Our laboratory is studying two forms of natural genetic variation in humans: 1) small insertions and deletions (INDELs) in the size range of 1 bp to 10,000 bp, and 2) transposon insertions that also produce small INDELs in this size range. Although these forms of natural genetic variation are abundant in human genomes, they have received less attention than SNPs and larger forms of structural variation. However, it is becoming clear that small INDELs and transposon insertions frequently modify genes, and thus, are likely to have a major impact on human health. Therefore, there is a need to develop additional resources surrounding these abundant forms of natural genetic variation in humans.
In Aim 1 of this competitive renewal we will conduct a broad validation study of the small INDELs that have been discovered by the research community. We will leverage our recently-developed INDEL genotyping technologies to examine a strategic sampling of 200,000 of the small INDELs that have been discovered. Our study will include small INDELs from all of the largest depositors of small INDELs in dbSNP, personal genome projects, and the 1000 genomes project. These studies will allow us to examine the quality of these important community resources and to examine the relative accuracies of the major discovery methods that have been used.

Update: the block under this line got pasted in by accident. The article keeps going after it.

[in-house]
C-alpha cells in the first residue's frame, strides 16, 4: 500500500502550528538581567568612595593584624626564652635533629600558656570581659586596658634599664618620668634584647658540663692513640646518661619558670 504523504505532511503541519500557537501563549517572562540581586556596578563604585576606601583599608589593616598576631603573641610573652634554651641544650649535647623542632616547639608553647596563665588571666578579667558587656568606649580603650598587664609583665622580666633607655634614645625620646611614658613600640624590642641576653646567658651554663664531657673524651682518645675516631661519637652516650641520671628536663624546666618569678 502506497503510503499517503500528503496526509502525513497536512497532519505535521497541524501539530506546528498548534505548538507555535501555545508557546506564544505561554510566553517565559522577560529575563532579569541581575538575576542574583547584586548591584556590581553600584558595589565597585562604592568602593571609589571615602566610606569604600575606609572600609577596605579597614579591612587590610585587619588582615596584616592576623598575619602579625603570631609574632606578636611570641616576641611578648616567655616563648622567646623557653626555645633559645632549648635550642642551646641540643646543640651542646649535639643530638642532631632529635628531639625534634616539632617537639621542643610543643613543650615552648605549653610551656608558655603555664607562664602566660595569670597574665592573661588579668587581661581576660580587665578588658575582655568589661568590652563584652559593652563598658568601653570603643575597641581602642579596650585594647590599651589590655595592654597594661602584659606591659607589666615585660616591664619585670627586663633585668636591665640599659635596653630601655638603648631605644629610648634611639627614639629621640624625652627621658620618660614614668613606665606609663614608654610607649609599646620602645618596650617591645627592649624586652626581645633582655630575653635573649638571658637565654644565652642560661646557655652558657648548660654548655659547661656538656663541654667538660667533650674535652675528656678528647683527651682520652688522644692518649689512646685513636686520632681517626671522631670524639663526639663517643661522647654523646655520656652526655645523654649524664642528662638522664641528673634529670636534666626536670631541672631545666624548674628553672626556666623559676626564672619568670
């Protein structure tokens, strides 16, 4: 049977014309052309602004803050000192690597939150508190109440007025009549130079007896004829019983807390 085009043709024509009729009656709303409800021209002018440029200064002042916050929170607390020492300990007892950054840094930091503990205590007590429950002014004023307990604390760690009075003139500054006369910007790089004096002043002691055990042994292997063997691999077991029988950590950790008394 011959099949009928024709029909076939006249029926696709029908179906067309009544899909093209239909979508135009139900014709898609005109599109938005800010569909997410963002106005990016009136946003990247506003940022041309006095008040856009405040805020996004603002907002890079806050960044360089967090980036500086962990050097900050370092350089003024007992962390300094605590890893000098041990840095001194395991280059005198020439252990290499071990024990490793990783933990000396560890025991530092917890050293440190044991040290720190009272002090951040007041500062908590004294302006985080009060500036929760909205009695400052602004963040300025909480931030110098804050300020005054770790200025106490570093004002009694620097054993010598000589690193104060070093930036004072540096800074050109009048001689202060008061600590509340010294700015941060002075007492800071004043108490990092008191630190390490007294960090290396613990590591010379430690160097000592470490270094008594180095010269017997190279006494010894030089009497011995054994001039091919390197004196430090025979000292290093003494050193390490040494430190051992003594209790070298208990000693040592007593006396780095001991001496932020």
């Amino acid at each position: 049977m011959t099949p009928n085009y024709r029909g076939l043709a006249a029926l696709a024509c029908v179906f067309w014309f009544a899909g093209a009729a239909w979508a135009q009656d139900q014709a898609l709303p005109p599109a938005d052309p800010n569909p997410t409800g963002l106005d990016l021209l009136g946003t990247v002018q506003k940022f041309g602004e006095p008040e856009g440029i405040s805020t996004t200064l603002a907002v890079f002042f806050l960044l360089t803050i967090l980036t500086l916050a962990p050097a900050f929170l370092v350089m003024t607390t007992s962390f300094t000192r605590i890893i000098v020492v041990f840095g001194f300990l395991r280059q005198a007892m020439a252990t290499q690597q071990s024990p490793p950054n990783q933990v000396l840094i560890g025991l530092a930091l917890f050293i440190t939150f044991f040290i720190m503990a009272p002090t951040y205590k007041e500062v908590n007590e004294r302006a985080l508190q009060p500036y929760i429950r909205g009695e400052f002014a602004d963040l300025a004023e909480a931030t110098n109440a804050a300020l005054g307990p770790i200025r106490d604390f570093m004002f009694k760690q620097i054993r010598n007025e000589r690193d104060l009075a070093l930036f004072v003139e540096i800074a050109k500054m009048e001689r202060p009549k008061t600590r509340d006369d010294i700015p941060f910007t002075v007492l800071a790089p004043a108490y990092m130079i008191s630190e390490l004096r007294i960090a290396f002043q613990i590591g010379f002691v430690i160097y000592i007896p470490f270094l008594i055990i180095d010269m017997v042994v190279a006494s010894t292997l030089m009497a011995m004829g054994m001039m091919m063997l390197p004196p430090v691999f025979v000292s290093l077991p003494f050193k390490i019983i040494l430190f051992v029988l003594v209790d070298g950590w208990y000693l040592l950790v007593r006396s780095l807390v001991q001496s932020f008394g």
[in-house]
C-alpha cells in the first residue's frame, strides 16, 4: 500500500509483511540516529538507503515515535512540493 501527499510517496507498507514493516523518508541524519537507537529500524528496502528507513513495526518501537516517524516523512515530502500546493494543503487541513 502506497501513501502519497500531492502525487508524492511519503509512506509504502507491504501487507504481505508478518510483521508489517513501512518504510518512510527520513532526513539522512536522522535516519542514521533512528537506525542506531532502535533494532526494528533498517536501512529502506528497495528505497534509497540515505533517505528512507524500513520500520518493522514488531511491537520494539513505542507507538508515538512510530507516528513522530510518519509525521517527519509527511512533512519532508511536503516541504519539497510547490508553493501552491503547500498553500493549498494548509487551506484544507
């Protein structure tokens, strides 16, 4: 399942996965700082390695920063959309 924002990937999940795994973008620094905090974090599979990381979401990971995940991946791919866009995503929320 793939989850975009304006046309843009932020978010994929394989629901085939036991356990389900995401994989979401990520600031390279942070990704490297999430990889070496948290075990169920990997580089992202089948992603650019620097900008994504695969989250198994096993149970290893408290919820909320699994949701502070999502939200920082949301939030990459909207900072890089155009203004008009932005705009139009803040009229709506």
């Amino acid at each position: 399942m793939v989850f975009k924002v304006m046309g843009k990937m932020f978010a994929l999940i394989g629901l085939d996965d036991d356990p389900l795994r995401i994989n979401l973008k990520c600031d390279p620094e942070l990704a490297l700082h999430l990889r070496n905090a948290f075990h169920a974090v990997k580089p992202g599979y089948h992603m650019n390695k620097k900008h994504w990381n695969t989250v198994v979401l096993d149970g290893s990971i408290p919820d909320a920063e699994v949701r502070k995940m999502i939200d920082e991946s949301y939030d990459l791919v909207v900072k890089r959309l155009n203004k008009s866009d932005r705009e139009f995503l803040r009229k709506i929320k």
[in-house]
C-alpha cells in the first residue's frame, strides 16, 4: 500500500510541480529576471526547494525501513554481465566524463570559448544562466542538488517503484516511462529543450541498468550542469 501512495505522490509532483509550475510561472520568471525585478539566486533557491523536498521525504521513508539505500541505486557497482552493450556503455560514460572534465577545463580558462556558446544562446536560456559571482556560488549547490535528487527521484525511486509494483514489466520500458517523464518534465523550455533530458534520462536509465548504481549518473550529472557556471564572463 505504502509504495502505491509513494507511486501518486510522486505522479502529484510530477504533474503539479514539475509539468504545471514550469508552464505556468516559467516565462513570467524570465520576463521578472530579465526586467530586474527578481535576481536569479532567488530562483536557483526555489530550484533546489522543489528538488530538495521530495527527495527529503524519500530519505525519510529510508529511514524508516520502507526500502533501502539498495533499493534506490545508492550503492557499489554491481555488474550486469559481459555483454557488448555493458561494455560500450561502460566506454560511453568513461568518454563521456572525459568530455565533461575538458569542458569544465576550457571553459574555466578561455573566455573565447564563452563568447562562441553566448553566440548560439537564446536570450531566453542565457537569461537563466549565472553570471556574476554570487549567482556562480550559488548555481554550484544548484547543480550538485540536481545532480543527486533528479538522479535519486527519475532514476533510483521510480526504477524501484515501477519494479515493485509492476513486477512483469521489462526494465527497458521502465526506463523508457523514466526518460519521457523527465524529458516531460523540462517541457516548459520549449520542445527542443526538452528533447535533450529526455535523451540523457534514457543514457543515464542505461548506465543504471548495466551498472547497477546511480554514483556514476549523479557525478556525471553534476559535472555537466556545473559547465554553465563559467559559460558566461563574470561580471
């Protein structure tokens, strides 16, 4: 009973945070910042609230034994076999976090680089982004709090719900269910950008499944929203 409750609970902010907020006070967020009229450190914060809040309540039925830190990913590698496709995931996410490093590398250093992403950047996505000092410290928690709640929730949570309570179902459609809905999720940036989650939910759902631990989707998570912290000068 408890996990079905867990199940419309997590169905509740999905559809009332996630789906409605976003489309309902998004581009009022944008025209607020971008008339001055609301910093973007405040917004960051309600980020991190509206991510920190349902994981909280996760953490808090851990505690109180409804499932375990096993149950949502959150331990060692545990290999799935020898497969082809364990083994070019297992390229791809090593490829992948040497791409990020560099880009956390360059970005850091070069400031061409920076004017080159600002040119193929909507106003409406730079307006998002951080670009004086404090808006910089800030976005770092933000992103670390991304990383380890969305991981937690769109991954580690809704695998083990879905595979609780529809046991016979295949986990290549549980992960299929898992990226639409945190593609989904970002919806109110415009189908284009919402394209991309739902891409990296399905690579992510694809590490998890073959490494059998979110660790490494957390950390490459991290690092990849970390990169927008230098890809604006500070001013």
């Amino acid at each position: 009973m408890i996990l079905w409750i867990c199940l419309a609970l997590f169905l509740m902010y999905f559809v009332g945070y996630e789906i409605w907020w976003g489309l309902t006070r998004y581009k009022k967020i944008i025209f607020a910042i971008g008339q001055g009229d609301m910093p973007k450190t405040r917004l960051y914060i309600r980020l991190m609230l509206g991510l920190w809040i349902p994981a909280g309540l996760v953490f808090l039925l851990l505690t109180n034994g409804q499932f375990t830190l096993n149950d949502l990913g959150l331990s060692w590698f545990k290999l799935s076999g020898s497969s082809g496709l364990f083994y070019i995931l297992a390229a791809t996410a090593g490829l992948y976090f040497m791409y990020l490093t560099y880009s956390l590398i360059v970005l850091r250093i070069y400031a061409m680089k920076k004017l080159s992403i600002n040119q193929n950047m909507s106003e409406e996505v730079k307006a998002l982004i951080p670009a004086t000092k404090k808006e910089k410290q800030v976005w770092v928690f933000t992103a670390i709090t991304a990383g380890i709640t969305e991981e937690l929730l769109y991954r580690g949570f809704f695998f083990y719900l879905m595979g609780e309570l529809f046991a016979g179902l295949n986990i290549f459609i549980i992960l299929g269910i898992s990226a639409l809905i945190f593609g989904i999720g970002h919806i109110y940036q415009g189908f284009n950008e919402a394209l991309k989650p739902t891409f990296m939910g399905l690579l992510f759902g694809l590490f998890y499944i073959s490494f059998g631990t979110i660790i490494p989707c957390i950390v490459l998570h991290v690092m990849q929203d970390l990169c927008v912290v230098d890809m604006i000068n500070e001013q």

In Aim 2, we will use the INDELs that have been discovered by the research community to generate new, gene-centered INDEL resources that will facilitate genetics studies in humans. We will focus on INDELs that have been discovered in RefSeq genes by the research community but have not yet been integrated into the imputation maps that are used by GWAS studies. Thus, by integrating novel gene-centered INDELs into reference imputation maps, we will diversify and expand these maps with INDELs that might otherwise go unstudied. We expect that our expanded maps will enhance efforts by GWAS studies to identify gene loci and variants that influence human health.
In Aim 3 we will examine a major source of new INDEL variation in humans: human transposons. We will use novel """"""""transposon-seq"""""""" technologies that were developed by our laboratory to determine how often new transposon insertions are produced in both normal and cancer genomes. In addition to generating useful tools and resources for the research community, these studies will facilitate efforts to identify genetic variants that influence human health.
We are studying two abundant classes of natural genetic variation in human genomes known as INDELs and transposon insertions. These classes of variation are likely to influence many aspects of human health, and are thus relevant to the broad mission of the NIH. Our project will facilitate efforts to understand how these forms of natural genetic variation affect human traits and diseases, including cancers.
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